All in all I believe the event was a great step in trying to embrace diversity. The congregations, to me, seemingly had little in common coming into the Fourth of July. At the beginning of the event things were awkward and, quite frankly, uncomfortable, though eventually people began to loosen up and have a great time enjoying each other’s company.
This event showed me that it takes willingness to embrace the other within our midst. Things might not always be smooth or go just as planned, but we as people of faith have to be willing to celebrate diversity and help our neighbors. Said event coordinator Rachel Mateti, “The event has been months in the making and came out of our winter quarter Sunday School class focusing on hospitality and welcome and the call of God’s people to live it out. The members of the class saw this as a way to connect with people in a meaningful way on a day that ideally commemorates values like equality, freedom, and opportunity.”
In our current political climate I believe this is of the utmost importance. While there has been rhetoric and laws created to destroy the beautiful diversity that we have in the United States, we have to remember to love and show hospitality to all people. This Fourth of July commemoration with Plains Mennonite Church and Evangelical Center for Revival is what I believe the United States is all about.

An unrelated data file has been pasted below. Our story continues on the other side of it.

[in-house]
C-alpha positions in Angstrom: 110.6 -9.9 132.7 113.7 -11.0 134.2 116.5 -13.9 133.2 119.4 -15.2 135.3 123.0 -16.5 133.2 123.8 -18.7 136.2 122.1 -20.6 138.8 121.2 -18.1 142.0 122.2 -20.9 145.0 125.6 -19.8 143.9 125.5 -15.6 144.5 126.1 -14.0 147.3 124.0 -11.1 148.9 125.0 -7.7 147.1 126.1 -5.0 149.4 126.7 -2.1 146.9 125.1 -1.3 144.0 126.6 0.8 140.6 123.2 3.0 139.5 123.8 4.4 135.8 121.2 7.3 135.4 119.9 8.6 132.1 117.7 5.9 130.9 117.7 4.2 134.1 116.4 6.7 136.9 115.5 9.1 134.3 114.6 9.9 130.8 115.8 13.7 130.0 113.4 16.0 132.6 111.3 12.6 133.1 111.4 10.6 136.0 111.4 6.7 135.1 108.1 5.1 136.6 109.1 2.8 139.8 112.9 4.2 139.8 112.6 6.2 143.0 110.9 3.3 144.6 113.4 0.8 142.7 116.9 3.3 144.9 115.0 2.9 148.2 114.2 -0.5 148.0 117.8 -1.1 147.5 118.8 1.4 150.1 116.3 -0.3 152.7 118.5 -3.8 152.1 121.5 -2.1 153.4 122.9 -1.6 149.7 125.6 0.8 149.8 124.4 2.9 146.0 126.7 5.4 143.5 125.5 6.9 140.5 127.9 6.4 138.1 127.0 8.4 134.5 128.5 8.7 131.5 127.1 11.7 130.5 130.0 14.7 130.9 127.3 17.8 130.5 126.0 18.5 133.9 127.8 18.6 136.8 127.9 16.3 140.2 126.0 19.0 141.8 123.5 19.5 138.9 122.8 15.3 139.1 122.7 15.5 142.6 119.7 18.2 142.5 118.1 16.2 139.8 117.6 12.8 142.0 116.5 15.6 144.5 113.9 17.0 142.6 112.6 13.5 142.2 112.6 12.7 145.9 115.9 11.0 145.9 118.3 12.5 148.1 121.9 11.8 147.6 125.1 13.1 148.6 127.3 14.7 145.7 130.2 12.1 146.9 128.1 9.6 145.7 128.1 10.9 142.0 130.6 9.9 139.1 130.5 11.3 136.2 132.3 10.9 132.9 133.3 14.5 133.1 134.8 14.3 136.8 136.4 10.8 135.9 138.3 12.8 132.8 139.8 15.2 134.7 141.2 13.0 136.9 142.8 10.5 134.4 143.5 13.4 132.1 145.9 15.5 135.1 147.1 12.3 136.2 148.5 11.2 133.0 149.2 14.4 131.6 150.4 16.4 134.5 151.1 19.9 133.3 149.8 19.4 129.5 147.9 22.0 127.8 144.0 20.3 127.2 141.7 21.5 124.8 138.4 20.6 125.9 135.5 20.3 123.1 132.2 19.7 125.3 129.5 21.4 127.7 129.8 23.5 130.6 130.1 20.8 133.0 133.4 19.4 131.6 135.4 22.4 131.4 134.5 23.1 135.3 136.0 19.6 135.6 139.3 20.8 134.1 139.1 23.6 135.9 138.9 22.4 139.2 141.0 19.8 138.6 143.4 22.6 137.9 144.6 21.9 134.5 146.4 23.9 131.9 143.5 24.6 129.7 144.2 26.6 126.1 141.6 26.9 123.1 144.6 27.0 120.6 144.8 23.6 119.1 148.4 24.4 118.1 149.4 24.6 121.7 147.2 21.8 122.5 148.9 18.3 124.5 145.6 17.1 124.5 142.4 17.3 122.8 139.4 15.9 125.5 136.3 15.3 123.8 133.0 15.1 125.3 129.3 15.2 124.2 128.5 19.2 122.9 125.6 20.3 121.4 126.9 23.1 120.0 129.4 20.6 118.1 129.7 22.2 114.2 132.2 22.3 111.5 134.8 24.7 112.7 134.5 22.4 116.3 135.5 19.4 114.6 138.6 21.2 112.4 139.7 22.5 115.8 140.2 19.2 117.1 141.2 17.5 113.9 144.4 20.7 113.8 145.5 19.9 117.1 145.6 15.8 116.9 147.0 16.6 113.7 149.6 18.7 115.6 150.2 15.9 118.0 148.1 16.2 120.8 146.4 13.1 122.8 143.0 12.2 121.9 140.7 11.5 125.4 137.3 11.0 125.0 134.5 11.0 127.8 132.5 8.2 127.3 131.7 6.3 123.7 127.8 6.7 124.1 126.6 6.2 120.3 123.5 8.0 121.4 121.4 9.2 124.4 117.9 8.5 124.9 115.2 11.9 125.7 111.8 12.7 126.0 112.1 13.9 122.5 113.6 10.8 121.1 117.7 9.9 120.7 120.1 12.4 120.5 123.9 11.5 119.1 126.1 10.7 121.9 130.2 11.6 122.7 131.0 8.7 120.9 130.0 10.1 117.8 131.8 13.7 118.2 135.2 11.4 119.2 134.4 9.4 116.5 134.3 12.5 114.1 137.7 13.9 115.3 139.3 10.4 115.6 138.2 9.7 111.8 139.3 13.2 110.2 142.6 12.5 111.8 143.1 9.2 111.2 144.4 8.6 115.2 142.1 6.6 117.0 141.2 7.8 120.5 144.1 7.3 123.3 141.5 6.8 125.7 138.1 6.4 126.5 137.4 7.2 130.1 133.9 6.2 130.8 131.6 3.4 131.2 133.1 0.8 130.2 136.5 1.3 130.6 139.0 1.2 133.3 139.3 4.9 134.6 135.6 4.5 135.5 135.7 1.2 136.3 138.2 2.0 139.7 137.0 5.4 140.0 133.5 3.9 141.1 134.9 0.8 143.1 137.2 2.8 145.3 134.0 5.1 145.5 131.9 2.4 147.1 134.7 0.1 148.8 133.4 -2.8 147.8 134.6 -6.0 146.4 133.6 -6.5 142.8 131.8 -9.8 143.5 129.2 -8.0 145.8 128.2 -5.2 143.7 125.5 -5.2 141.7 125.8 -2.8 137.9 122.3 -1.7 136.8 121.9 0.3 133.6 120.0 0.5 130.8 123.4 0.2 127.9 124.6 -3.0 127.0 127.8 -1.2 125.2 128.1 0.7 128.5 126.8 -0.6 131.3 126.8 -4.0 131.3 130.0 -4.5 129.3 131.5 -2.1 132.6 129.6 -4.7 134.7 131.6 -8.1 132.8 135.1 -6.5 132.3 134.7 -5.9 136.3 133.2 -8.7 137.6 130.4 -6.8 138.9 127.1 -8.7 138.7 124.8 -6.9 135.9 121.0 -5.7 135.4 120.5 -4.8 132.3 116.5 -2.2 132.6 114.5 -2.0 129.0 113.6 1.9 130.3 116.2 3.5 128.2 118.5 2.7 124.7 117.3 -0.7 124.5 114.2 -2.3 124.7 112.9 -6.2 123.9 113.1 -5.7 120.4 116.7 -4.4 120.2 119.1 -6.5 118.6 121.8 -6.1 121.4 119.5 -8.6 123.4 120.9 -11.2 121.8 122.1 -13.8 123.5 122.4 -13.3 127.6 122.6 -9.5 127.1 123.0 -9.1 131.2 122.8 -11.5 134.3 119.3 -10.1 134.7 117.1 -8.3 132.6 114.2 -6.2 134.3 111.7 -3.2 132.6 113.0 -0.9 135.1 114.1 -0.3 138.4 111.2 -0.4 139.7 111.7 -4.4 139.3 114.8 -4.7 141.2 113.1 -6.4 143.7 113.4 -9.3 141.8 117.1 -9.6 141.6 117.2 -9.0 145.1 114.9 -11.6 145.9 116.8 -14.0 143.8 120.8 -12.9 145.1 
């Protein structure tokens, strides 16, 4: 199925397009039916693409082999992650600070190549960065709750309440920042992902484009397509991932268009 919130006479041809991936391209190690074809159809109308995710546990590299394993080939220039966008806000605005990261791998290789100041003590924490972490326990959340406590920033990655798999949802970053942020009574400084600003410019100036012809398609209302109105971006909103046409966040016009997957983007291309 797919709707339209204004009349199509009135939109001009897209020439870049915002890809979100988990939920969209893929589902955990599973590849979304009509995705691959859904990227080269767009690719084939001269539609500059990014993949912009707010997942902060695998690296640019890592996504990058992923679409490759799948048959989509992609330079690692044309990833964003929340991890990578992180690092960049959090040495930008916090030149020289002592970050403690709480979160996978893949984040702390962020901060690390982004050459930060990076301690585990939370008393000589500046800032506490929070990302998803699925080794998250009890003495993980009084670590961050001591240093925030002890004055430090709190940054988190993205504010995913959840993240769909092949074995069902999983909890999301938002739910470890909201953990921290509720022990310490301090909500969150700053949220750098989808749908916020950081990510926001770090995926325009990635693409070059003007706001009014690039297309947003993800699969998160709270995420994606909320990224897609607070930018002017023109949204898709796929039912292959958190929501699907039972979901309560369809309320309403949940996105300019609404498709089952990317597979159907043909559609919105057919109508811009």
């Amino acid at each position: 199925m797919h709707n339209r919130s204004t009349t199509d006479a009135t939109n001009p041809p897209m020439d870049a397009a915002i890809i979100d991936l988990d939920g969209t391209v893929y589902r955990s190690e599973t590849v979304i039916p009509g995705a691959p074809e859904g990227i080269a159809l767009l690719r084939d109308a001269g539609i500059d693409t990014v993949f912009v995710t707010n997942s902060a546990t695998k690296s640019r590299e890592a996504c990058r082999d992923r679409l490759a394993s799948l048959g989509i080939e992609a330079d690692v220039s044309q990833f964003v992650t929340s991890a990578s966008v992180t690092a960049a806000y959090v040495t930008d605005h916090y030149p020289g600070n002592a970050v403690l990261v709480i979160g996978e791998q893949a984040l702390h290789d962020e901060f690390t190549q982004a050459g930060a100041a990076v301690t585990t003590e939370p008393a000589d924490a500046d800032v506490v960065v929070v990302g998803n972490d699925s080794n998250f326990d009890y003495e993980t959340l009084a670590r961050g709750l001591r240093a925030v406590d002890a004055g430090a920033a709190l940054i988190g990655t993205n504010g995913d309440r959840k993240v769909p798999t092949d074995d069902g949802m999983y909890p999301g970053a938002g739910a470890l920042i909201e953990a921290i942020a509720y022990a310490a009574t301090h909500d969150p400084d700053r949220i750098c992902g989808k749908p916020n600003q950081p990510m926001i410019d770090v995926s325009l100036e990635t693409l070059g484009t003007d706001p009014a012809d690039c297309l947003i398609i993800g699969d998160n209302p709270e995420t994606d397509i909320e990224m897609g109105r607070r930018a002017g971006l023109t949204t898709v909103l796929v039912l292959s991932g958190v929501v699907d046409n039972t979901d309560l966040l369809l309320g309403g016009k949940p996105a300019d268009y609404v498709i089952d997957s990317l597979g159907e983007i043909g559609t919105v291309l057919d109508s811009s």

Jerrell Williams is a Master of Divinity student at Pittsburgh (Pennsylvania) Theological Seminary and is interning this summer with Franconia Mennonite Conference and The Mennonite. Reprinted with permission by The Mennonite.
A joint release of Franconia Mennonite Conference and The Mennonite, Inc.
Franconia Mennonite Conference of Mennonite Church USA and The Mennonite, Inc., have jointly appointed Jerrell Williams as staff for this summer. Based in Philadelphia, Williams will work part time for Franconia Mennonite Conference as associate for leadership cultivation and part time for The Mennonite, Inc., as editorial assistant.
Williams is a third-year Master of Divinity student at Pittsburgh (Pennsylvania) Theological Seminary. He attends Pittsburgh Mennonite Church, where he previously interned as student assistant pastor.
Over 10 weeks, Williams will guest preach, build relationships and further explore urban ministry among Franconia Conference congregations and ministries, mostly in eastern Pennsylvania.